They danced in the rain today.
I was upstairs, working, when he came barreling up the stairs. “Have you seen it?” he asked, with a grin that was somehow bigger than those I’d seen from him lately. When I asked what he was talking about, he said “front door. Now. Right now.”
So I followed him down, out to the porch. His brother and sister were dancing and running and giggling in the downpour. Nicholas was wearing the same jeans and t-shirt he’d worn all day; Erin had added a too-small pajama top over her outfit. I’m not sure why, but it didn’t matter.
He went out to join them, and Erin grabbed him to dance. She dances every day. He doesn’t. He’s the quiet one, the reserved one, the one more likely to give a side glance and a snarky comment about the dancer than he is to actually dance.
But as she grabbed his hands, he moved with her for a few seconds before he broke off on his own. I giggled as I thought of Billy Crystal’s character Harry in When Harry Met Sally, seeing my big, shy guy was doing his own version of the white man’s overbite.
They ran up and down the sidewalk, all three of them, to the side street where the water rushes and pools when the rain comes too fast. They splashed each other and tagged each other and for a minute—or maybe two—they stopped fighting and they stopped being my big kids. For that minute—or two—I just saw my three babies, silly and happy and soaking up each other as greedily as their clothes drank in the rain.
These moments have been few and far between this summer. I keep reminding myself that these kids of mine aren’t really kids anymore. One is leaving for a college six states away in about two weeks; the other two are in junior high. Back-to-school shopping was all about clothes and expensive calculators instead of crayons and wide ruled notebooks. They make their own lunches, fight with me about activities, are anxious about making new friends and navigating school halls much bigger and more crowded than I ever had to. They are clearly now adults in training rather than the kids I remember leaving on the first day of kindergarten.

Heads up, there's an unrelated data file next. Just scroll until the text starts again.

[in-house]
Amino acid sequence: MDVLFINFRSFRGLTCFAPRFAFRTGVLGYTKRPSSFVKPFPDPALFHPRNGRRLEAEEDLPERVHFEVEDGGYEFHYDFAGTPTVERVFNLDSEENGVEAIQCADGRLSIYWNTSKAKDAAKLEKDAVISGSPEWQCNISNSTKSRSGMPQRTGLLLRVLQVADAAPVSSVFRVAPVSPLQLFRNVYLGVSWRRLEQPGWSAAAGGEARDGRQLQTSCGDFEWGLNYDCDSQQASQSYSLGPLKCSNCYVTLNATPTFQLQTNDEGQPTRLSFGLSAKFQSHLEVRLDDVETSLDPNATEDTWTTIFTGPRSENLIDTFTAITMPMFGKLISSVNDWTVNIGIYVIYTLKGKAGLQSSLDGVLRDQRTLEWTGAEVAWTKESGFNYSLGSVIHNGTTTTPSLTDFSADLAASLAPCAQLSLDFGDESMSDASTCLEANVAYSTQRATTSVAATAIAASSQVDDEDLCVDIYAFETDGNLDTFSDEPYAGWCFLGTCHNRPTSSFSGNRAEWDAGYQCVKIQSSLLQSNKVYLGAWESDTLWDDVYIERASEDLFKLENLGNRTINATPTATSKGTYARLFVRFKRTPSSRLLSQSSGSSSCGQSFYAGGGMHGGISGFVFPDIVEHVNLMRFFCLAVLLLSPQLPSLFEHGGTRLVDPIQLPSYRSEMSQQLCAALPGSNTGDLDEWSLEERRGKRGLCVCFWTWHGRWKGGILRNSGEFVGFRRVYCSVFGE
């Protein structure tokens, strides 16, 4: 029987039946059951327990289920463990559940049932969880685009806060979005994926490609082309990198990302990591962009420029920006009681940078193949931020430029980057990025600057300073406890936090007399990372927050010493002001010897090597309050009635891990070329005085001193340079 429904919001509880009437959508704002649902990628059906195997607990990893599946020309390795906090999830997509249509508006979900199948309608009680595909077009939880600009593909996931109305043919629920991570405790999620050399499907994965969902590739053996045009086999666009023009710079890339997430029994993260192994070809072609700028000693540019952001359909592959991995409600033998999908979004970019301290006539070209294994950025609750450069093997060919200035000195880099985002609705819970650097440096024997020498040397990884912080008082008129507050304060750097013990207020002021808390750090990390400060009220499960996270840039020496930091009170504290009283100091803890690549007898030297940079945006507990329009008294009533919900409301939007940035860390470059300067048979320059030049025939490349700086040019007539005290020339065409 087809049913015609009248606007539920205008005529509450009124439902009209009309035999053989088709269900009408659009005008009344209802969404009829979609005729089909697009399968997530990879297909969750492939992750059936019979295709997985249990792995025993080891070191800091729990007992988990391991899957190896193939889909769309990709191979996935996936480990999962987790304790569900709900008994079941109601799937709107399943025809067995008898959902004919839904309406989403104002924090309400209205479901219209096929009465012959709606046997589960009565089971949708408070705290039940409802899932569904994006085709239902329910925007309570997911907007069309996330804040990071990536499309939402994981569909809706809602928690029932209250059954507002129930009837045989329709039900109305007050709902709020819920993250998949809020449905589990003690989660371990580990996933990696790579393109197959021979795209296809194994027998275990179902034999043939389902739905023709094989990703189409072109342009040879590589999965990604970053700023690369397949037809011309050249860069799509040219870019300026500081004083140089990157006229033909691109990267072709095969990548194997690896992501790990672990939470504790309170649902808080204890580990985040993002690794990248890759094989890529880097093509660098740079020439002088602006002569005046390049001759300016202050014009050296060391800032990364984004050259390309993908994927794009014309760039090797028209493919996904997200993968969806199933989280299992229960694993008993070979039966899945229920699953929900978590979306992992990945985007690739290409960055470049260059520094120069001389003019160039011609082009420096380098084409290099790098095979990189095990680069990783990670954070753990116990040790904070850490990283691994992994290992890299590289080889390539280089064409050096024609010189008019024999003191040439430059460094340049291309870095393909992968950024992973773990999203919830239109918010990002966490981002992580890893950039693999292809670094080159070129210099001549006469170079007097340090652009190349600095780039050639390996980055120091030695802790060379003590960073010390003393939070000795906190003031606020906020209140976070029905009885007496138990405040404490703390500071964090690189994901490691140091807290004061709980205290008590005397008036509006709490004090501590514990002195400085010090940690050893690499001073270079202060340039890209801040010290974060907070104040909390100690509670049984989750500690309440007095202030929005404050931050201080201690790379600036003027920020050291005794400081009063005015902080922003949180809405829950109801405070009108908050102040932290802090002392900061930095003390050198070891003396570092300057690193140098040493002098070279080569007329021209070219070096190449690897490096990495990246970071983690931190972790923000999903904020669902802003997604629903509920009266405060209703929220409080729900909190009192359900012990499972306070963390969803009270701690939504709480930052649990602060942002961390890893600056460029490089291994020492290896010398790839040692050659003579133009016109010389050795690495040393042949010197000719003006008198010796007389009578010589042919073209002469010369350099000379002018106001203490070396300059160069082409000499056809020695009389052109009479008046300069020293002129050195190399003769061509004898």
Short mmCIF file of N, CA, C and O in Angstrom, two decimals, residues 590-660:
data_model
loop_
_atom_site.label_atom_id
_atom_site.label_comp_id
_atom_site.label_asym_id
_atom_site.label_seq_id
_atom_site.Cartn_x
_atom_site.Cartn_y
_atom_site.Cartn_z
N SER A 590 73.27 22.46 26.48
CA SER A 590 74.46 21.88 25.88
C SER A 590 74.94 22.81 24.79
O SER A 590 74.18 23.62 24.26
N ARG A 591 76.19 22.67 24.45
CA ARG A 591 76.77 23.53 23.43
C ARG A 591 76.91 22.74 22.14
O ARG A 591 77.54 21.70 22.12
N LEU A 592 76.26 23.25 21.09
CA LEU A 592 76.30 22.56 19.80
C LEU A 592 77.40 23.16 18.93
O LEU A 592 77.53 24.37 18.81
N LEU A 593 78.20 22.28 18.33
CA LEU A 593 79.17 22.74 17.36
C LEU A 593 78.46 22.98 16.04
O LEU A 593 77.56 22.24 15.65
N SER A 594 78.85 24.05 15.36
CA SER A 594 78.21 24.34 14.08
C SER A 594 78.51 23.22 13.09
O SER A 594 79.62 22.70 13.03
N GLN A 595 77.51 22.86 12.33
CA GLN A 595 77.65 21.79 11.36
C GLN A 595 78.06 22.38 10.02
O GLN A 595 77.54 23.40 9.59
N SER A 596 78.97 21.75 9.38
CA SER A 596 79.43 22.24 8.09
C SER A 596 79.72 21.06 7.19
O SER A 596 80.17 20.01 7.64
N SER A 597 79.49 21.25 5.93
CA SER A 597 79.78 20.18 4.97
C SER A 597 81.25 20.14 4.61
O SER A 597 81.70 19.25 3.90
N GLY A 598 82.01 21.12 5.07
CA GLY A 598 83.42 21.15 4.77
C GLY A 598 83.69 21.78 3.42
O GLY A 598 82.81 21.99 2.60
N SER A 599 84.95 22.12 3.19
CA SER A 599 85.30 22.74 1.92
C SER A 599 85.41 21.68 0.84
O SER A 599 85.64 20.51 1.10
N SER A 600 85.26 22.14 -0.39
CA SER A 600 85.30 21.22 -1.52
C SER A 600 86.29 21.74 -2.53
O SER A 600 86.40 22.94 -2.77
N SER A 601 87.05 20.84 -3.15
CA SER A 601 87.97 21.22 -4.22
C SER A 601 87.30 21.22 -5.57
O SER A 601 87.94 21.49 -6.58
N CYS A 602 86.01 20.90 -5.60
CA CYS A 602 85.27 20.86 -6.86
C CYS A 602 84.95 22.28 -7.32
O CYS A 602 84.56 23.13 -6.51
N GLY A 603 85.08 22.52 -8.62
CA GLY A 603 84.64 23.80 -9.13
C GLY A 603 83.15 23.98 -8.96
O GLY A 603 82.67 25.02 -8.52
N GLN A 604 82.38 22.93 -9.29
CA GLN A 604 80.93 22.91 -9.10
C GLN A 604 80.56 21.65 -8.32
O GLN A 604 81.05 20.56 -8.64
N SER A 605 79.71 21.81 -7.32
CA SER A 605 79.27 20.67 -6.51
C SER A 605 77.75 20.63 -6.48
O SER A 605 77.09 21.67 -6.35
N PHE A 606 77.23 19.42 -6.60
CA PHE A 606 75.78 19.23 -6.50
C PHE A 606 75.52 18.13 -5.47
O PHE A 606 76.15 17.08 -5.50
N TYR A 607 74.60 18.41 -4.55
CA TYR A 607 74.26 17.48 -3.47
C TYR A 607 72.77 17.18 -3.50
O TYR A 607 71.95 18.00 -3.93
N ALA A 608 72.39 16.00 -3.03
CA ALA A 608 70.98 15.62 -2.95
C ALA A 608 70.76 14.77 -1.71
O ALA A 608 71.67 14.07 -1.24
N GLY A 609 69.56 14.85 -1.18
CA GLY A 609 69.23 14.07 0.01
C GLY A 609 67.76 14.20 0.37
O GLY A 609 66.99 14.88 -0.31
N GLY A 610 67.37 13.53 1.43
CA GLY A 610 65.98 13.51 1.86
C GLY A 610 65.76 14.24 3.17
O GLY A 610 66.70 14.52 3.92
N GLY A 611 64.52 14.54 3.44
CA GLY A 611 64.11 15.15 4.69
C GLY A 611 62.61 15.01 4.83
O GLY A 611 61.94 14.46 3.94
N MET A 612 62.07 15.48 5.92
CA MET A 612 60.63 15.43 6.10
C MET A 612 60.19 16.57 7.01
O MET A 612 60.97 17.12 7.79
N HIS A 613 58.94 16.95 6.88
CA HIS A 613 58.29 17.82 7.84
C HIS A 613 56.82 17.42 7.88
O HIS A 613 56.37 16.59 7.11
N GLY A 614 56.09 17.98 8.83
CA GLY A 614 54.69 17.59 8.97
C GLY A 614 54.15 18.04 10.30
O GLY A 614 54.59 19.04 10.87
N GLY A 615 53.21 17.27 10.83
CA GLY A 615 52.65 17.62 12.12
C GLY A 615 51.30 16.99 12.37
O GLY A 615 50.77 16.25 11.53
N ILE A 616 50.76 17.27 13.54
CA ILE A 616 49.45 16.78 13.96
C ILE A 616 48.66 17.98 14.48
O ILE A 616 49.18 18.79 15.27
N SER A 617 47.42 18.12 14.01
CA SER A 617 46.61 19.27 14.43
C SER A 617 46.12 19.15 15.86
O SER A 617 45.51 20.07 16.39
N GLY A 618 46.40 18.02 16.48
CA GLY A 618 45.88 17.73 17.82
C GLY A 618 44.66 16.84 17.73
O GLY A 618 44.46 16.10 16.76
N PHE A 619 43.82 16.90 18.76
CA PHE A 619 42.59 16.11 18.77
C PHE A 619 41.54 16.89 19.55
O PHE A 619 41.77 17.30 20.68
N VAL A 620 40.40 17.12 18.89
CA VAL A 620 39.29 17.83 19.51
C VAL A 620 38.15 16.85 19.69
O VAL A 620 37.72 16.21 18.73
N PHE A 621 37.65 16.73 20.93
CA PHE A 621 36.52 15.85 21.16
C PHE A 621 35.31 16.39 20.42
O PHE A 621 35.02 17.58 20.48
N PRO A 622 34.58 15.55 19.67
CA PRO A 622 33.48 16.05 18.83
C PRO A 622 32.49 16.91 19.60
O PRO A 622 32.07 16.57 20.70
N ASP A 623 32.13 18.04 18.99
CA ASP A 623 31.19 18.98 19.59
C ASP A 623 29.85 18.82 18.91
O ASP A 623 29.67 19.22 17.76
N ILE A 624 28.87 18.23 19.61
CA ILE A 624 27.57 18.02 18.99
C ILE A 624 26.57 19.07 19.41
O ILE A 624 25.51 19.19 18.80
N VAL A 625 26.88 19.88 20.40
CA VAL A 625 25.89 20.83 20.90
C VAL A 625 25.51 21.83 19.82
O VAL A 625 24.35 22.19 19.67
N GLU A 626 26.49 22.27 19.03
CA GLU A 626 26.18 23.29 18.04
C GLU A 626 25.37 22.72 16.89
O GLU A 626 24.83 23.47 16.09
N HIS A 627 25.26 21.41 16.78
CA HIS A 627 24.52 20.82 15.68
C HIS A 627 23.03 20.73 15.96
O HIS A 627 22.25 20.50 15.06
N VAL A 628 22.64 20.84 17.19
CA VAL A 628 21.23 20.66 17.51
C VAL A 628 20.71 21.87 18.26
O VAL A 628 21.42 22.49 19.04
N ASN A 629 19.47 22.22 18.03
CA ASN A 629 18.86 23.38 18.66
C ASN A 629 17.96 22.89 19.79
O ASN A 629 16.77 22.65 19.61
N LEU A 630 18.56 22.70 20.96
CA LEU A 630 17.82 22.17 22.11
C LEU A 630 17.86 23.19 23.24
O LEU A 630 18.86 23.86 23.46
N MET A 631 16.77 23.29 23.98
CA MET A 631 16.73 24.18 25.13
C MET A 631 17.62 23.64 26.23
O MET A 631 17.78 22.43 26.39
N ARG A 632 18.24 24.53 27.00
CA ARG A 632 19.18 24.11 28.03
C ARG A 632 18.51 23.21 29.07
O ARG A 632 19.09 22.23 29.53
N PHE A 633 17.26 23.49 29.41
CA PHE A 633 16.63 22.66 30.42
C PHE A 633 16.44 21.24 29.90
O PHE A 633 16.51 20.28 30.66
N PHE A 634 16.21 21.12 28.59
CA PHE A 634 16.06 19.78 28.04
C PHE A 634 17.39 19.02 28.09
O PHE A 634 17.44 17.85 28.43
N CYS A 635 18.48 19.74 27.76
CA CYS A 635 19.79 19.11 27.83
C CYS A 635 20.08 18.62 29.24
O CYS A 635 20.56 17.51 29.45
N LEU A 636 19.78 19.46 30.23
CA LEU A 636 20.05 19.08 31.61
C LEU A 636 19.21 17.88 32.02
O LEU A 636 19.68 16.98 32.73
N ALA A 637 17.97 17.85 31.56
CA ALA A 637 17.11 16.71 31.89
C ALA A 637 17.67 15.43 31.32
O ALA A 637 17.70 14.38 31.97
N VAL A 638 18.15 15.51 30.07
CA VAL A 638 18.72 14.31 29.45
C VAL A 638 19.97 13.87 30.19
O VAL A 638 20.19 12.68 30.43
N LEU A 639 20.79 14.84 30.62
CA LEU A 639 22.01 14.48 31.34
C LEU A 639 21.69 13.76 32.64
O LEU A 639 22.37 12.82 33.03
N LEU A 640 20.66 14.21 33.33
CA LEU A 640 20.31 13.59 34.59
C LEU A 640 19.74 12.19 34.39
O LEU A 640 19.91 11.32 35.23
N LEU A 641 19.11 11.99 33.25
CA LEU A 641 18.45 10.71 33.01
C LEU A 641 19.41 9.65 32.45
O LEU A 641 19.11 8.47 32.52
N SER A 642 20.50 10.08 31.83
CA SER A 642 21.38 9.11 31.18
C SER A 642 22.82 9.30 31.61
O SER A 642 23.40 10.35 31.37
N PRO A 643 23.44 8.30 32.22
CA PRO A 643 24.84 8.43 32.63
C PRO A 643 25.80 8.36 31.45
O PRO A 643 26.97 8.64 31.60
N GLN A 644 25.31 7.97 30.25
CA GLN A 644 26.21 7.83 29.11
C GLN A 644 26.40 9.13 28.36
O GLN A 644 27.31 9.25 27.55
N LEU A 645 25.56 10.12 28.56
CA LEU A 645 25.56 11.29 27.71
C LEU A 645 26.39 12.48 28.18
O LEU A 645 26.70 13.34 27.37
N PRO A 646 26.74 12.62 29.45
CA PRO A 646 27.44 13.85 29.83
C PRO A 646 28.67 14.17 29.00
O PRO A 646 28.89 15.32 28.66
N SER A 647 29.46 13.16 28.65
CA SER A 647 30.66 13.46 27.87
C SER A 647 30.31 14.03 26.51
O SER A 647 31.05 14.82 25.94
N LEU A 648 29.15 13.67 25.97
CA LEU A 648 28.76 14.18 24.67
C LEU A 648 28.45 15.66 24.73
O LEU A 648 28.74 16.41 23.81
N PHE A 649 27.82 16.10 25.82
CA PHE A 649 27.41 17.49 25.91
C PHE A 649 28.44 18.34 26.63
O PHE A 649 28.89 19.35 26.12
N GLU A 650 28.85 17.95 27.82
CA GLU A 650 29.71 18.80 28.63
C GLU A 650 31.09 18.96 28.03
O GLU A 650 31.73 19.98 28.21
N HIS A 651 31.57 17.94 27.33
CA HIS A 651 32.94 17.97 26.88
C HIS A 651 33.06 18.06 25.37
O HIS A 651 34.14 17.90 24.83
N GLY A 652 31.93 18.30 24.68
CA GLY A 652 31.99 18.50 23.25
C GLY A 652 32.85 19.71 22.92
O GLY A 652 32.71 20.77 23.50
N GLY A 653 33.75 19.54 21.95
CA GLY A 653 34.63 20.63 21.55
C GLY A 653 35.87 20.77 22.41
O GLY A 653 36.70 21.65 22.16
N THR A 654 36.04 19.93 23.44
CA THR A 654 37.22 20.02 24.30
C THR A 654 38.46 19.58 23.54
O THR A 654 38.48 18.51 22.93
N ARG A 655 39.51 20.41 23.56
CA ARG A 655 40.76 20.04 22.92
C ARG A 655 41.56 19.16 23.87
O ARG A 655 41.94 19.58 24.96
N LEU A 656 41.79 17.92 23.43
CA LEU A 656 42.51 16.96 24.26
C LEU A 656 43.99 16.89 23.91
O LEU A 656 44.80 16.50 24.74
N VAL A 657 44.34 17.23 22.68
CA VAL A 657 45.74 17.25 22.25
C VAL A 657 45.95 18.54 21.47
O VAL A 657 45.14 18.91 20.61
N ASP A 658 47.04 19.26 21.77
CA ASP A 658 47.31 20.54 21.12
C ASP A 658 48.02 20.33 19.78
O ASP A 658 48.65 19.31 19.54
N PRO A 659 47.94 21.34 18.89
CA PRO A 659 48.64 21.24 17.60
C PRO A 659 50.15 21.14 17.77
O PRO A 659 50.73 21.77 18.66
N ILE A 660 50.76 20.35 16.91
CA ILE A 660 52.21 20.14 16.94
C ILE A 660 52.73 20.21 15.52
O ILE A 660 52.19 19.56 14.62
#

If I’m being honest, I have to admit that the transition hasn’t been easy for me. I’m not sure how to be THIS mom, the mom of kids moving away and decorating lockers and talking to their friends on tablets and phones. I was just getting into the swing of being the mom of three little ones and here they are, growing up so fast that I’m convinced I must have blacked out and missed a year or two or three.
But today, for a minute—or two—I felt like the mom I remember being then, as I stood and watched them play in the rain. Maybe it was a parting gift or a consolation prize from the power above, reminding me that no matter how big and smart and self-sufficient they get, they’re still my babies under it all.
Or maybe it was just me, being sappy and so grateful for the gift of being their mom. Doesn’t matter either way. I’ll take it.